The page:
“Eggs Benedict” heats up international debate
Kat Murrell speaks to Niki Johnson, the artist behind the controversial depiction of Pope emeritus Benedict XVI in condoms, about her work's purpose: to foster discussion of religion and human sexuality.
It has taken less than one week for Milwaukee-based artist Niki Johnson‘s nearly-finished Eggs Benedict to go from relative obscurity in her local studio to worldwide debate. The reason? The portrait, of Pope emeritus Benedict XVI, is made of 17,000 brightly colored, meticulously folded, woven and stitched latex condoms.
Since the portrait’s rise to viral fame, Johnson, also an instructor at the Milwaukee Institute of Art & Design, has been fielding questions daily from news organizations around the world. She has been quoted by The Huffington Post and New York Daily News, The Sun in the UK, and publications in Asia and Africa on Eggs Benedict.
I recently visited Johnson to hear her thoughts and see this piece. Under the glow of incandescent lights, the play of colors and tightly woven surface of Eggs Benedict is quite striking. A cursory glance or online photo without further note might leave the viewer with the impression it is a textile piece. The subtle gradations of color bring to mind the traditions of Byzantine mosaics, the making of luminously grand figures out of glittering tesserae of stone and gold.
It’s only because of the multicolored rainbow of rubber that there is any controversy at all; this is the detail on which reactionary comments and outrage will center. It is also the point where serious debate must begin. Four years ago, in March 2009, Pope Benedict gave a speech in Africa implying that the use of condoms would only speed the spread of AIDS and other diseases. This was the the real spark that set Johnson on the long, arduous course of making this work.
Johnson says she is not against religion or Catholicism. Rather, this piece is rooted in a concern for issues of public health, poverty, and sexual choice. It is against this conceptual backdrop that the image of the former pope is presented. He is ceremonial, celebratory, and regal in the trappings of his position. Yet, the woven reality is layered, textured, and when extrapolated into real life, suggests the complicated, messy, difficult relationships of humanity and human sexuality.
This is where the message and meaning are centered. They are waypoints in the discussion about pressing issues concerning life, death, disease, procreation, gender, and the bodily realities of life. Is there a disconnect between this image of a glorious figure and the physical utilitarianism of the material, with all of its implications? How do infallible directives relate to the risks concerning health and safety? What role do ecclesiastical rules have in stigmatizing the desire for personal protection and its associated responsibilities? How does the health of the ordinary mortal square against pomp and tradition, especially in the hard light of the 21st century?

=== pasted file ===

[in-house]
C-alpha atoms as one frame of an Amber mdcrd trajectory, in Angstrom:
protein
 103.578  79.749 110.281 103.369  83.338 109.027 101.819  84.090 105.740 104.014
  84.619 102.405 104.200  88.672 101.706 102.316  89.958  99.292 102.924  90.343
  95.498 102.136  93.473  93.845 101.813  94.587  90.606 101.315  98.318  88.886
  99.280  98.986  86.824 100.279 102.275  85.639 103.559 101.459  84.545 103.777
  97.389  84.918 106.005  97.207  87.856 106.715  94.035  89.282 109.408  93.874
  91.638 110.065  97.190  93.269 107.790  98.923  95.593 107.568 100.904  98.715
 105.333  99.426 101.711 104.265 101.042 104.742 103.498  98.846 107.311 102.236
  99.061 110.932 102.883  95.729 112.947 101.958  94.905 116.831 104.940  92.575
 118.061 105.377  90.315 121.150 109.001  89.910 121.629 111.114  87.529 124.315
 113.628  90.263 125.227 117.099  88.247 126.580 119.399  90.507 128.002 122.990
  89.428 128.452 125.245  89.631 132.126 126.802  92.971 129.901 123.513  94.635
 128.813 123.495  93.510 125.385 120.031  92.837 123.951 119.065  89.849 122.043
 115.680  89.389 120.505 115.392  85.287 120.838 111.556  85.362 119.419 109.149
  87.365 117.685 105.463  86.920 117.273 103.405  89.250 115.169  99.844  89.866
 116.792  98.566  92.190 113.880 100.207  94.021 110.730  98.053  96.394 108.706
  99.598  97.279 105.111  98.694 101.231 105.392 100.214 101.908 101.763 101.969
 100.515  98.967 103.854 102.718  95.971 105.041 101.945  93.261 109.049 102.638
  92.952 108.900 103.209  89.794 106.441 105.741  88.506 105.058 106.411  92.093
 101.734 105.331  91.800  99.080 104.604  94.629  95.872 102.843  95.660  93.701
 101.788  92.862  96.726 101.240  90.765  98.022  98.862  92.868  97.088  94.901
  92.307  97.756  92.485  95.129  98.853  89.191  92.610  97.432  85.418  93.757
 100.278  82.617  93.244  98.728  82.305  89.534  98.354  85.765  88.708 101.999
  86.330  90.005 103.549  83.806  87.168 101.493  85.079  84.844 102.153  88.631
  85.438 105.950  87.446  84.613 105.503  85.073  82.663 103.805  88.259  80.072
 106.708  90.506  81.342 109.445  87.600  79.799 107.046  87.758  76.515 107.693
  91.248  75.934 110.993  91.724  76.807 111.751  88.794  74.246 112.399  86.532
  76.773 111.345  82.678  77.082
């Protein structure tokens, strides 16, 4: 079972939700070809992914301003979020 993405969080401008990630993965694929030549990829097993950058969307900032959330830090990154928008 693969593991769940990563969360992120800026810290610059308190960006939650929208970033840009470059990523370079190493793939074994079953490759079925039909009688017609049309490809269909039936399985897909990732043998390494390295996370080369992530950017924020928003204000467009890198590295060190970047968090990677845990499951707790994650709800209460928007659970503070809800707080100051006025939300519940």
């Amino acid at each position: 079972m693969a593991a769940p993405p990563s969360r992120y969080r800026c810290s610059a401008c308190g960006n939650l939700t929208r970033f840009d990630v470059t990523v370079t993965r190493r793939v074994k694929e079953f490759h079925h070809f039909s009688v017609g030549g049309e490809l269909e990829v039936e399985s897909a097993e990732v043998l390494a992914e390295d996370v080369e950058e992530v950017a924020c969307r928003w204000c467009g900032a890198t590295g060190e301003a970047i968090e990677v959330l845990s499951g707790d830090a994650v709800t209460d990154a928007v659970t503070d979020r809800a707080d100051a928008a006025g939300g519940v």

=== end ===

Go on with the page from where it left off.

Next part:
Eggs Benedict makes great copy for news headlines, of course, as the insatiable 24/7 news cycle will attest. Interestingly, Johnson has been witness to various misunderstandings and misquotes which have now been promulgated across the globe. She would like to emphasize that she receives no funding from the National Endowment for the Arts. And she is not 25 years old, as stated in many articles. She is 35 and – as she puts it – she has earned every year.
Once the inflammatory rhetoric is spent, a concentrated assessment of the work will remain. As an artwork, there is no denying Johnson’s skill and commitment to this project. She estimates that about 270 hours were spend on this piece during the various stages of its making.
The allusions to textiles and weaving are not unforeseen. Johnson learned needlepoint in her childhood and was interested in the process as a labor of love. There is a strong association with needlework as a woman’s practice, which is claimed and invoked on a monumental scale.
The combinations of colors are created by a process of layering one condom within another in order to achieve a more subtle variation. As Johnson notes, this is like creating a rainbow within the surface of the piece. Out of the range of available colors, from black to white, shades of fluorescent green and everything else in between, combinations make for richness of surface hue. On a metaphorical level this effect is not unlike the endless diversity of humanity.
As national and international interest in this piece continues, Johnson hopes it opens a broader dialogue of reasoned consideration. In response to negative reactions, Johnson respectfully acknowledges their discontent, saying, “I consider art as a way of creating thought and discussion.”
Milwaukee is a new home, as Johnson just arrived in July, but has found it to be a very welcoming city. She was born in Green Bay, Wisconsin, but grew up in New Mexico. She counts her experience of living in Memphis, Tennessee, while completing her undergraduate degree as an especially extraordinary and formative time. She earned an MA and MFA at the University of Wisconsin-Madison, and has made quick inroads in Milwaukee with a number of prominent exhibitions on the horizon.
Eggs Benedict will be shown this April at Portrait Society Gallery, and Johnson will also be part of a group show featuring the work of Martha Wilson beginning in June. In September, the Madison Public Library will exhibit two of her works which are part of their permanent collection. Johnson is currently organizing an exhibition in conjunction with Planned Parenthood. Opening in October, Engendered will explore themes of feminism, gender, and identity, continuing some of the significant questions inherent in her socially aware, probing work.